U.S. ethanol industry ‘bleeding’ on oil collapse, coronavirus

The Andersons’ ethanol plant at Denison, Iowa. (AndersonsEthanol.com)

New York | Reuters — U.S. ethanol producers are feeling the pain as margins on the corn-based fuel slumped this week to an eight-year low for this time of year, weighed by concerns over lower fuel demand from the coronavirus and the recent collapse in oil prices.

The coronavirus outbreak, which has infected more than 126,000 people worldwide, is sapping demand for fuel as countries restrict travel and local governments try to prevent the spread of the outbreak.

Because the United States requires ethanol to be blended into the nation’s fuel pool, gasoline consumption plays a role in demand for the corn-based fuel. With falling gasoline prices and lower expected gasoline demand, some market participants said it’s only a matter of time before ethanol plants decide to cut rates or shut.

“At least half of the industry is bleeding red ink right now,” said Mitch Miller, chief executive of Carbon Green BioEnergy in Lake Odessa, Michigan.

Corn Belt ethanol refining margins fell on Wednesday to six cents a gallon, lowest for mid-March since 2012, according to Refinitiv Eikon data (all figures US$).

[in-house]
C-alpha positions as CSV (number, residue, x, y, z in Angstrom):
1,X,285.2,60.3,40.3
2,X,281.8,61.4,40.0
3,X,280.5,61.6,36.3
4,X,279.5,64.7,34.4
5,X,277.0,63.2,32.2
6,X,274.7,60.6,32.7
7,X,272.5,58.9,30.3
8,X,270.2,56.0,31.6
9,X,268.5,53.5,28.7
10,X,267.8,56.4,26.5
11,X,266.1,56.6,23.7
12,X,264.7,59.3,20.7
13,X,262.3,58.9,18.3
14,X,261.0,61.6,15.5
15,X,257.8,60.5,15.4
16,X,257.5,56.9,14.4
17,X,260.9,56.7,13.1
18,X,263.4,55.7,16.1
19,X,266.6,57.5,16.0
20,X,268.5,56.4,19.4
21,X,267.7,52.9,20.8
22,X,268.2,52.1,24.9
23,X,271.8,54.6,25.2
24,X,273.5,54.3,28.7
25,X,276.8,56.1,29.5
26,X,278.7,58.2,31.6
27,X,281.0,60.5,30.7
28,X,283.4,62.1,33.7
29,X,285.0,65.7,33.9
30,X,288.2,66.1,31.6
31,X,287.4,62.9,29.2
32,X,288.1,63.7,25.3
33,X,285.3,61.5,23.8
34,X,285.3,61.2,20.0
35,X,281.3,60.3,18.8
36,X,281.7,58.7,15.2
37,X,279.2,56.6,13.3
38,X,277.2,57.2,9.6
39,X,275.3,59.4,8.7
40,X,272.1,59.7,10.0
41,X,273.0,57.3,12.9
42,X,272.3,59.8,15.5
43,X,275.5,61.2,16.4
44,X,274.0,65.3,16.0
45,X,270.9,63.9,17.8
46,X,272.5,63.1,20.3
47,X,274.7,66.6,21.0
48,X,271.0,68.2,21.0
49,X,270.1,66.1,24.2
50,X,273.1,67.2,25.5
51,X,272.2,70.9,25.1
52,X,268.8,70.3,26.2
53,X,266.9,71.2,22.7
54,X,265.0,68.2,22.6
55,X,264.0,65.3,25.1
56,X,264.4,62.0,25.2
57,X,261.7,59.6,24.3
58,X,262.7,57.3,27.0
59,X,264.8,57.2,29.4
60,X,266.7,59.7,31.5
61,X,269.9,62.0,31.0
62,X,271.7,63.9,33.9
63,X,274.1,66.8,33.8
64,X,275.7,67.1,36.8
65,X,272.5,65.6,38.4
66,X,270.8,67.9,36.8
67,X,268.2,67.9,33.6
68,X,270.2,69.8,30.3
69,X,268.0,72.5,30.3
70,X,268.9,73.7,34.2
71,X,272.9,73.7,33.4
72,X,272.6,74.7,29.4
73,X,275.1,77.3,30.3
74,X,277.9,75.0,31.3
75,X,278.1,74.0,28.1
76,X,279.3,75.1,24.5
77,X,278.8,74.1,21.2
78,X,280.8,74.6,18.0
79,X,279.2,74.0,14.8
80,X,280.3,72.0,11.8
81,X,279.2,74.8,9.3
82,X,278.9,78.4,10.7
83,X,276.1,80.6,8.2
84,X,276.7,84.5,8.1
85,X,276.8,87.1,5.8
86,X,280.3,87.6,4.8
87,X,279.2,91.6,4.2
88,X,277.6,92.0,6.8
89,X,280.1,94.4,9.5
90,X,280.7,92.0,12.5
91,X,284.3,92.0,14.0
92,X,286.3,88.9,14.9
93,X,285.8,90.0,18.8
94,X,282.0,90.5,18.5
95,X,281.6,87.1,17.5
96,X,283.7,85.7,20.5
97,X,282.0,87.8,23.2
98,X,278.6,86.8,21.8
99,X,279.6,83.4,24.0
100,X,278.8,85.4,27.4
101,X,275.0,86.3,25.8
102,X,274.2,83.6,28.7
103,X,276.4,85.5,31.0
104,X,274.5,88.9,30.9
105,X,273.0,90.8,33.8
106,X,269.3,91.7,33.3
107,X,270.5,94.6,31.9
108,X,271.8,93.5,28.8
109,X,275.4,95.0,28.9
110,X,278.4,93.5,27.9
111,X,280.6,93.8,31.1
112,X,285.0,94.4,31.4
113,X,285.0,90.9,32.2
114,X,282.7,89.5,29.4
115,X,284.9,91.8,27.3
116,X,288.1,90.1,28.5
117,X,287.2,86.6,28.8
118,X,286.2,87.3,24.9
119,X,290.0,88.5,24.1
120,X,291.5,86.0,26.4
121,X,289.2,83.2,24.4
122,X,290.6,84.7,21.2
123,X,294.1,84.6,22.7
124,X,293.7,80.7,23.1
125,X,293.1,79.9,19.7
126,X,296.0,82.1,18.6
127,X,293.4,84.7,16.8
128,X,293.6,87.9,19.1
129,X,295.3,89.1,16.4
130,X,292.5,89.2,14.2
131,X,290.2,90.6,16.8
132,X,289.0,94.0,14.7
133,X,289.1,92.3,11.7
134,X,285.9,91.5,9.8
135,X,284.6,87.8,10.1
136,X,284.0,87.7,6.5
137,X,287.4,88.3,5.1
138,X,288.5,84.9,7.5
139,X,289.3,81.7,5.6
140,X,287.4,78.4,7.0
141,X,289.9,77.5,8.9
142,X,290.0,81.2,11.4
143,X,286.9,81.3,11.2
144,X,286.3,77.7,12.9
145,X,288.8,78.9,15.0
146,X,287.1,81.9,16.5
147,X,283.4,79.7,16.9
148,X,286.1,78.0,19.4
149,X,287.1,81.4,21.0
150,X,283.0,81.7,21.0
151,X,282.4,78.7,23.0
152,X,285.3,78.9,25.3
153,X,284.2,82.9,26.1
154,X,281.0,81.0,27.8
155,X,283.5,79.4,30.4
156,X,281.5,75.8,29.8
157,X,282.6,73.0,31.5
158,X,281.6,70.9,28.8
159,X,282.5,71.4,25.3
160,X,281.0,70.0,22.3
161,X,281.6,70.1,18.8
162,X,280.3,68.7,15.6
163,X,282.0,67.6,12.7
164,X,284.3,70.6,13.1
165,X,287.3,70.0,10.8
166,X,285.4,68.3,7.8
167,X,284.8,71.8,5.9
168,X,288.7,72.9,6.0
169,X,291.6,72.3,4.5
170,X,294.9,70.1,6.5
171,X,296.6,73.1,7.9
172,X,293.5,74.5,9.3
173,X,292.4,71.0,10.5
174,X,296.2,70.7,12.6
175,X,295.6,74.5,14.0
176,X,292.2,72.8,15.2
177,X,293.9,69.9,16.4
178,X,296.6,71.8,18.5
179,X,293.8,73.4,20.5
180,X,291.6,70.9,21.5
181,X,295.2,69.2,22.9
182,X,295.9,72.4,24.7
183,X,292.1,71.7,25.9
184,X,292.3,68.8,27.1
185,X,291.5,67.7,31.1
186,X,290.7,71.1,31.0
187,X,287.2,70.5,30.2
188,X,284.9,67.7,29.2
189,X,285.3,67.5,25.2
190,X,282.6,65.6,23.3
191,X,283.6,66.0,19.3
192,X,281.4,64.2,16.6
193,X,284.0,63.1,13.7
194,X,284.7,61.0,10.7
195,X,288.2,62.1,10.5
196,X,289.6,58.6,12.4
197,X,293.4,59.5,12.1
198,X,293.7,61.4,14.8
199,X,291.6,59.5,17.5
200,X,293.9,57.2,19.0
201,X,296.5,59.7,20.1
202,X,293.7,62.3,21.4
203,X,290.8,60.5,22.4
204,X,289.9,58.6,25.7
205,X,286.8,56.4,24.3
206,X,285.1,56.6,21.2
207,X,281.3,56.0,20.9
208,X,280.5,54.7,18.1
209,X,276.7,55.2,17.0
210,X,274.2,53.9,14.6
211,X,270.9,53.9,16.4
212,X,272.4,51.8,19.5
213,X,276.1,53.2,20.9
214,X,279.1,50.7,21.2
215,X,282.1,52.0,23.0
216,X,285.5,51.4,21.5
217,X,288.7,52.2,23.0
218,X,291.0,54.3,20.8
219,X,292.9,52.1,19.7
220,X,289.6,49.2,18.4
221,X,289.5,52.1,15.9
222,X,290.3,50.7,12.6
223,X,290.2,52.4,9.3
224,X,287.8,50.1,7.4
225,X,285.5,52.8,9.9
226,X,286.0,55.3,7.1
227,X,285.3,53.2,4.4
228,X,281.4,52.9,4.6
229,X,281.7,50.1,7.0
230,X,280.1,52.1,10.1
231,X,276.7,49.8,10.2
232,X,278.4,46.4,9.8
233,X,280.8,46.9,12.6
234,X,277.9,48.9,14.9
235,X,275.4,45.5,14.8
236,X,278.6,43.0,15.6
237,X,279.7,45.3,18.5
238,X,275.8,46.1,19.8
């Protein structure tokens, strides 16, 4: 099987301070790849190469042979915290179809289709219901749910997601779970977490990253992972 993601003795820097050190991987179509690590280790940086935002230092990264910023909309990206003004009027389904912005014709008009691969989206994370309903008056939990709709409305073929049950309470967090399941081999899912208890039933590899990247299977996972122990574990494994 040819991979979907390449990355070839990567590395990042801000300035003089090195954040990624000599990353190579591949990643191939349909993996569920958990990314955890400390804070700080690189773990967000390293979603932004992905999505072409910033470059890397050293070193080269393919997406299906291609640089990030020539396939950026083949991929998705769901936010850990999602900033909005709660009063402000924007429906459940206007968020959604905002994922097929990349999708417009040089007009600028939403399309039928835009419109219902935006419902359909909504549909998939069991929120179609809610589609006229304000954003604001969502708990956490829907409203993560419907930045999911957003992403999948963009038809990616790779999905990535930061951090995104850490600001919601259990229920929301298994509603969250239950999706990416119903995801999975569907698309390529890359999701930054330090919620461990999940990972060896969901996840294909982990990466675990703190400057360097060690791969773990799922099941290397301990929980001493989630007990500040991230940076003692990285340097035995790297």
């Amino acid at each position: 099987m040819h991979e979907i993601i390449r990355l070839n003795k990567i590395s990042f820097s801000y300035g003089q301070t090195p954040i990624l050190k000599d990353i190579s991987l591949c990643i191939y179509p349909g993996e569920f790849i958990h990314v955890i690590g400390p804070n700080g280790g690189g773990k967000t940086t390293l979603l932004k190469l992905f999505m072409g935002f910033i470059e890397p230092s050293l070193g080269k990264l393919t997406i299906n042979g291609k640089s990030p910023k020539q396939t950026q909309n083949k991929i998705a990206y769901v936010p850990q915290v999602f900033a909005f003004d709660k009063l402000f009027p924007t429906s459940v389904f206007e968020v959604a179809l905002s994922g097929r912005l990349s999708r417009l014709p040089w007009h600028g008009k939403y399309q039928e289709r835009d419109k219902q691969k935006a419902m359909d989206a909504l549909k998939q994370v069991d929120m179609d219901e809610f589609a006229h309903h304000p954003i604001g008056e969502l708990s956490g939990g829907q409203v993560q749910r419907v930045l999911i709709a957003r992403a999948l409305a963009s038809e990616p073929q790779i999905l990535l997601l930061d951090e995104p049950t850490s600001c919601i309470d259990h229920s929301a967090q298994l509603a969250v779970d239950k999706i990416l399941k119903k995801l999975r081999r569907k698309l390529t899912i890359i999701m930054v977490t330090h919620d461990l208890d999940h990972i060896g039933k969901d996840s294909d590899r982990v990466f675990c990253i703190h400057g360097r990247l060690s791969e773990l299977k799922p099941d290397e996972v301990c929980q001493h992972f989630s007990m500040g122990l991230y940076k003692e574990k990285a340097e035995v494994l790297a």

Margins have slightly recovered, last reaching two cents a gallon on Thursday. Oil futures have dropped sharply, losing nearly 50% so far this year, and gasoline prices have dropped as well.

“I have concern about ethanol margins,” RFA chief economist Scott Richman said. “What we don’t know right now is what’s going to happen to gasoline demand.”

Some 200 U.S. ethanol plants produced 1.04 million barrels per day of the fuel last week, U.S. Energy Information Administration data showed. Stockpiles totaled 24.3 million barrels.

U.S. gasoline futures fell on Thursday to 85.36 cents per gallon, their lowest seasonally since at least 2005, Refinitiv Eikon data showed. Oil futures plunged by a third on Monday after the end of a supply cut pact between the Organization of the Petroleum Exporting Countries (OPEC) and other allies including Russia.

Last year, more than 10 ethanol plants cut rates or shuttered outright. Those idlings affected around 400 direct jobs, data from the Renewable Fuels Association showed.

“In our industry I would expect to see announcements similar to what we saw in July and August when margins were at similar levels,” said Nick Bowdish, CEO of Elite Octane near Atlantic, Iowa, and Siouxland Ethanol near Jackson, Nebraska.

— Stephanie Kelly reports on the U.S. energy sector for Reuters from New York.



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